One of the oft-recurring issues in appellate decisions is that of whether the ruling sought to be appealed is actually, at least at that time, appealable. This week, both the North Carolina Court of Appeals and the Fourth Circuit addressed this issue.
By an unpublished opinion in Sheppard v. Winston-Salem/Forsyth Cnty Bd. of Educ., the North Carolina Court of Appeals held that the Appellants’ appeal from the trial court’s order granting a motion to dismiss that disposed of some, but not all, of the Appellants’ claims was impermissibly interlocutory. Appellants argued that the order affected a substantial right because there was a risk that they would be required to undergo two separate trials on the same issues, and that the separate trials could result in inconsistent verdicts. The Court of Appeals rejected this argument, noting first that:
The mere fact that claims arise from
a single event, transaction, or occurrence does not, without more, necessitate a
conclusion that inconsistent verdicts may occur unless all of the affected claims are
considered in a single proceeding.
(internal citations omitted)
Appellants contended that a disputed fact central to all of their claims, both those that had been dismissed and those still proceeding in the trial court, was whether there was an act of sexual intercourse on the premises of a public high school. Thus, they argued, one jury could find that there had been such an act, while a second jury could find that there had not been such an act–hence the risk of inconsistent verdicts. However, the Court held that it did not believe that juries would need to determine this particular issue and, even if the first jury did return a verdict on the issue, the doctrine of collateral estoppel would preclude relitigation of that already determined issue in a second trial. Determining that Appellants’ argument was, at its core, nothing more than an argument that they should have all their claims determined in a single proceeding, the Court dismissed the appeal as being from an interlocutory order that did not affect a substantial right.
(As an aside, from a practical standpoint, one way in which plaintiffs attempt to get around a holding like this and have an appeal heard on a dismissal of less than all claims, is to take a voluntary dismissal of the remaining claims pursuant to Rule 41 of the North Carolina Rules of Civil Procedure. Plaintiffs can then have the appeal heard and refile the voluntarily dismissed claims. Such was the approach taken by the Plaintiff-Appellant in another case in which the Court of Appeals issued a decision yesterday, Tipton v. High Point University: “Because plaintiff voluntarily dismissed its remaining claims, the trial court’s order granting [defendants’] motion to dismiss is a final order, and is immediately appealable to this Court.”)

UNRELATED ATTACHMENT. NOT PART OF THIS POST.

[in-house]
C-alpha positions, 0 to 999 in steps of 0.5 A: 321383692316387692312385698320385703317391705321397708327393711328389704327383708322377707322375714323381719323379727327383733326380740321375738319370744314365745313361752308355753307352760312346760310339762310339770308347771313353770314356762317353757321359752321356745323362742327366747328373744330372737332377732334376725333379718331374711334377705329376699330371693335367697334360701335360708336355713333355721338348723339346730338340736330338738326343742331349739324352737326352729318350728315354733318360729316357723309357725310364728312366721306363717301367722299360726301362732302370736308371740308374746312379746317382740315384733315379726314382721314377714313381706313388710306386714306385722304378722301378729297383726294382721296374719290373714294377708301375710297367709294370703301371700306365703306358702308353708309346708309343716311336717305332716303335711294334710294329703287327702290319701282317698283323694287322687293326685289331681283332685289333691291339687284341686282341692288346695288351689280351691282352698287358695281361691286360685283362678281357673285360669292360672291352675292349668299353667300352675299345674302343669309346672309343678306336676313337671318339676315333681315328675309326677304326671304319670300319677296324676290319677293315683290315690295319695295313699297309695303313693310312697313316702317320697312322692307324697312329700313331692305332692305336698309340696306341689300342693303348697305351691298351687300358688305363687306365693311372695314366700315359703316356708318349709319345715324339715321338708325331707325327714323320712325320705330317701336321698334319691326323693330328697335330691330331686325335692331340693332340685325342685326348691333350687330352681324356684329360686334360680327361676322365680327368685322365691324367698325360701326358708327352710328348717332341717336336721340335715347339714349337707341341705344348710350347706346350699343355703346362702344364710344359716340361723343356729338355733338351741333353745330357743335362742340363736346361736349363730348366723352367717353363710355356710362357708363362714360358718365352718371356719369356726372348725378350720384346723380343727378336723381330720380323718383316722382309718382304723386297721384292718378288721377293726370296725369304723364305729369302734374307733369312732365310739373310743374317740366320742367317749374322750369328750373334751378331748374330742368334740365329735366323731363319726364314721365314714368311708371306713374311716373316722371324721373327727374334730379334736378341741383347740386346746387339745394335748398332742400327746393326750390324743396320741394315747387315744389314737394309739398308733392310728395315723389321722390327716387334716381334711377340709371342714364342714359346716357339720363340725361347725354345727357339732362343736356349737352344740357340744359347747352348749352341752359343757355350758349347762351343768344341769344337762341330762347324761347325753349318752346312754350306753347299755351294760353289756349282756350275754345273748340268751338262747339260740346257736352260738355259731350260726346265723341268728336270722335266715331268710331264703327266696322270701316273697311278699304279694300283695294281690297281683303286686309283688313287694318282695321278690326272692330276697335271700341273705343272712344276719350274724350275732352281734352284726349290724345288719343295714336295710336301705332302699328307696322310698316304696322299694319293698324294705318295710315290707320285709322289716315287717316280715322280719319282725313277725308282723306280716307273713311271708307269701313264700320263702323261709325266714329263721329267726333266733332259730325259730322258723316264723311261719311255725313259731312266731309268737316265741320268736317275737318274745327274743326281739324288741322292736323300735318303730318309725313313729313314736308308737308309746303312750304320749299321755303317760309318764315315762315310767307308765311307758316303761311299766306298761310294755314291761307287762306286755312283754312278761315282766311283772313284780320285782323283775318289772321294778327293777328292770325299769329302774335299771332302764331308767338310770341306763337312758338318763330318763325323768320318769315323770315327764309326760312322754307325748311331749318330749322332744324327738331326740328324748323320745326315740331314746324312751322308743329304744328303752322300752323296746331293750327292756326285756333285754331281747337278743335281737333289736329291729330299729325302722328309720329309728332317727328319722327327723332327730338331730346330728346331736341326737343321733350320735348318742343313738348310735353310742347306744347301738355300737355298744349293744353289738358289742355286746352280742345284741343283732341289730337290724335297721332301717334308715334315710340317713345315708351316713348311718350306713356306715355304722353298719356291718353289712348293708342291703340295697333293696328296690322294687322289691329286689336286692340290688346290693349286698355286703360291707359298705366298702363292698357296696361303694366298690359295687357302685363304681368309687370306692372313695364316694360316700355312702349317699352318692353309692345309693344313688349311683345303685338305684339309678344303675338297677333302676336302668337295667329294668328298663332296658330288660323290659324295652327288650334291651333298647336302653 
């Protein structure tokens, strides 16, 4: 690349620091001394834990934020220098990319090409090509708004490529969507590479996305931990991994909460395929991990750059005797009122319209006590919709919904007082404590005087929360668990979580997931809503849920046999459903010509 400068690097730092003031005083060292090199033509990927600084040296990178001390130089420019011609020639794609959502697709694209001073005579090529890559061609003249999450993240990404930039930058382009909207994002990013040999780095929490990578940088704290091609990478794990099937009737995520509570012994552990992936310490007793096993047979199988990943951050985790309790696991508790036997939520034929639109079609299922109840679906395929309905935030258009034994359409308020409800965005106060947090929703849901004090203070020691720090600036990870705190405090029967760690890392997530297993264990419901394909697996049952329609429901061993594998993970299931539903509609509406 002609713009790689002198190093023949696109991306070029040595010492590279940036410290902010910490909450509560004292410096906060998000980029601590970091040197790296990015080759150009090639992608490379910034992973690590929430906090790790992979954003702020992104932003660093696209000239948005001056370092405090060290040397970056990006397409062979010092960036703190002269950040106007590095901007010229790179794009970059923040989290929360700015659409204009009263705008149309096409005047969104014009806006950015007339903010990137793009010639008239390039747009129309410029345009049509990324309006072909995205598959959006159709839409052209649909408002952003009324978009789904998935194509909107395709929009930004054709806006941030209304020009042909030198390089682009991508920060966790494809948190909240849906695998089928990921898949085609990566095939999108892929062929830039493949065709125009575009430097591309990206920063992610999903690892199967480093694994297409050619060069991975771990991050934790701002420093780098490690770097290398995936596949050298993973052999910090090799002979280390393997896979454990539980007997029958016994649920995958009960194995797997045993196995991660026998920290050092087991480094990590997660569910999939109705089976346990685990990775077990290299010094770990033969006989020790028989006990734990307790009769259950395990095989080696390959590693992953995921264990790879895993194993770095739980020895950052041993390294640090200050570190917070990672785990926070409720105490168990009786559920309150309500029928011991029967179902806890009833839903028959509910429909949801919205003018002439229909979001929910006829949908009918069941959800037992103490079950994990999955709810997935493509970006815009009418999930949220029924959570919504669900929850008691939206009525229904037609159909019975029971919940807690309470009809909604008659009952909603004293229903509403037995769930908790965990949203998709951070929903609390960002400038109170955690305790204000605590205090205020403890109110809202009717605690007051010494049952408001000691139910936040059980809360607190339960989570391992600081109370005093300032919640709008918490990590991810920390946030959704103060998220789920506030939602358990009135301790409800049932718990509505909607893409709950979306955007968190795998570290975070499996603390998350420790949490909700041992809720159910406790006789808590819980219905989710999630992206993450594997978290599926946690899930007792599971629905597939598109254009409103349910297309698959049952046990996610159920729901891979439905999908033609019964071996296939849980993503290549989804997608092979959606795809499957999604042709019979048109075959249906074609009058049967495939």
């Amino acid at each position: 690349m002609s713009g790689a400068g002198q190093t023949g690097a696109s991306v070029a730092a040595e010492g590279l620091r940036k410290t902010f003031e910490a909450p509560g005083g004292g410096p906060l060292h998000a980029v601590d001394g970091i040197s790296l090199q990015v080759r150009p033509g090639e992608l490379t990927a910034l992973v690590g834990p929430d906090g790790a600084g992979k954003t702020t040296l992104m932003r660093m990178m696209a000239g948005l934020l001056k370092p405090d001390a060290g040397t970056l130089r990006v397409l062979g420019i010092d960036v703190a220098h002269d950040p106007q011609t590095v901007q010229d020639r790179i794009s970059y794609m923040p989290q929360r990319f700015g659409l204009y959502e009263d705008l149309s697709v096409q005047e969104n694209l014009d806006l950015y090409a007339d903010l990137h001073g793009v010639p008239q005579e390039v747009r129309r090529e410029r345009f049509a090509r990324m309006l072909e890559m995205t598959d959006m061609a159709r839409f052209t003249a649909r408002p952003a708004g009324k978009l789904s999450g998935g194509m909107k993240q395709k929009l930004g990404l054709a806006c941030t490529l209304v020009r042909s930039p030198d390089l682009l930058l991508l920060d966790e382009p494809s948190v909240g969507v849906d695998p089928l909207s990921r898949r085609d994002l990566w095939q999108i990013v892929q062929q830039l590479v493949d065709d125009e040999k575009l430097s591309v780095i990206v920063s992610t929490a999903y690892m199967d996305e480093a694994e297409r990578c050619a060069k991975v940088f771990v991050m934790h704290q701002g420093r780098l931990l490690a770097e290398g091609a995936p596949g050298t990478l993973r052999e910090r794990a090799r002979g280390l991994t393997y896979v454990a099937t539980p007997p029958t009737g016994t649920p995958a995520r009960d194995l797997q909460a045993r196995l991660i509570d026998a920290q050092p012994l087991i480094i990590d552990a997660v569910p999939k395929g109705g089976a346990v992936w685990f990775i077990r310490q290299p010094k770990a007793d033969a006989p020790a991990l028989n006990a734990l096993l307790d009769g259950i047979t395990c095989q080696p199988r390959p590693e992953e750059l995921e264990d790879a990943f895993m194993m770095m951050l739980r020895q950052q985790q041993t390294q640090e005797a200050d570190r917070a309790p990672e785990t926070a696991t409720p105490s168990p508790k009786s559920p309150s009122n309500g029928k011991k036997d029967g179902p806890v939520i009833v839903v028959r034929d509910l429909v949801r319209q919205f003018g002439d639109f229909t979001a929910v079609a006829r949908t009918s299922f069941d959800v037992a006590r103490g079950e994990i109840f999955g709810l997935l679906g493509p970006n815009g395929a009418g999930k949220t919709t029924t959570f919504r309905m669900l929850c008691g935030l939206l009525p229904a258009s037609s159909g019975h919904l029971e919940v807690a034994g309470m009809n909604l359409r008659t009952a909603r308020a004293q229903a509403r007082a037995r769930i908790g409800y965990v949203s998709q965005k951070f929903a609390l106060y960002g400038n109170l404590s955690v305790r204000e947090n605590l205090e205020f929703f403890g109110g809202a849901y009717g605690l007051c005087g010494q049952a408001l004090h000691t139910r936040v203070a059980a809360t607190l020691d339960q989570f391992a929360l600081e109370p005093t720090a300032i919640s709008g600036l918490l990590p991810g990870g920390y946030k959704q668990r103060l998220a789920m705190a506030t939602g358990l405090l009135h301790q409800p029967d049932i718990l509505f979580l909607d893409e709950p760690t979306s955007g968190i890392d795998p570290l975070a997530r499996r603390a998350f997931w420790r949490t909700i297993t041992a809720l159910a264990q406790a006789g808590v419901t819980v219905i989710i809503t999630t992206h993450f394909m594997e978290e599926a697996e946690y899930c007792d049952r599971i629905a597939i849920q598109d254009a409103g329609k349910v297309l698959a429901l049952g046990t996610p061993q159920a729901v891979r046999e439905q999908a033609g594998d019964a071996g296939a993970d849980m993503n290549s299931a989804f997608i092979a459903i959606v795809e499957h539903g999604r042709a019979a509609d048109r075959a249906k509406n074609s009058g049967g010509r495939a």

The Fourth Circuit also addressed an issue of immediate appealability this week with its opinion in Hunter v. Town of Mocksville. In that case, the Court was reviewing, in part, the district court’s denial of individual defendants’ motion for summary judgment based on the qualified immunity defense. Defendants-Appellants argued that they were entitled to qualified immunity because they had not committed a violation of Plaintiffs’ constitutional rights. While ordinarily, the denial of a motion for summary judgment based on the doctrine of qualified immunity is immediately appealable, the Court recognized an exception to this rule when the order from which the appeal is being taken turns on whether there is a genuine issue of fact that needs to be tried. In Hunter, the district court determined that a question of fact regarding causation existed on the issue of whether the Defendants-Appellants violated a constitutional right. As such, the Court held that the issue presented was not immediately appealable and it had no jurisdiction to review that portion of the lower court’s order.
In a footnote, the Court explained the distinction between the issue in this case and what often is before the Court on an appeal of an order relating to qualified immunity:
[A] district court’s order denying a defendant’s motion for summary judgment [is] an immediately appealable ‘collateral order’ (i.e., a ‘final decision’) . . . where (1) the defendant was a public official asserting a defense of ‘qualified immunity,’ and (2) the issue appealed concerned, not which facts the parties might be able to prove, but, rather, whether or not certain given facts showed a violation of ‘clearly established’ law. Indeed, this kind of summary judgment is otherwise ‘effectively unreviewable,’ for review after trial would come too late to vindicate one important purpose of ‘qualified immunity’—namely, protecting public officials, not simply from liability, but also from standing trial.
(internal citations and quotations omitted).
So as a reminder, while there are interlocutory orders that can be immediately appealed, practitioners should always remember that the issue of appealability of interlocutory orders will need to be examined and appealing parties should be prepared to show the court the basis for the court’s jurisdiction over the appeal.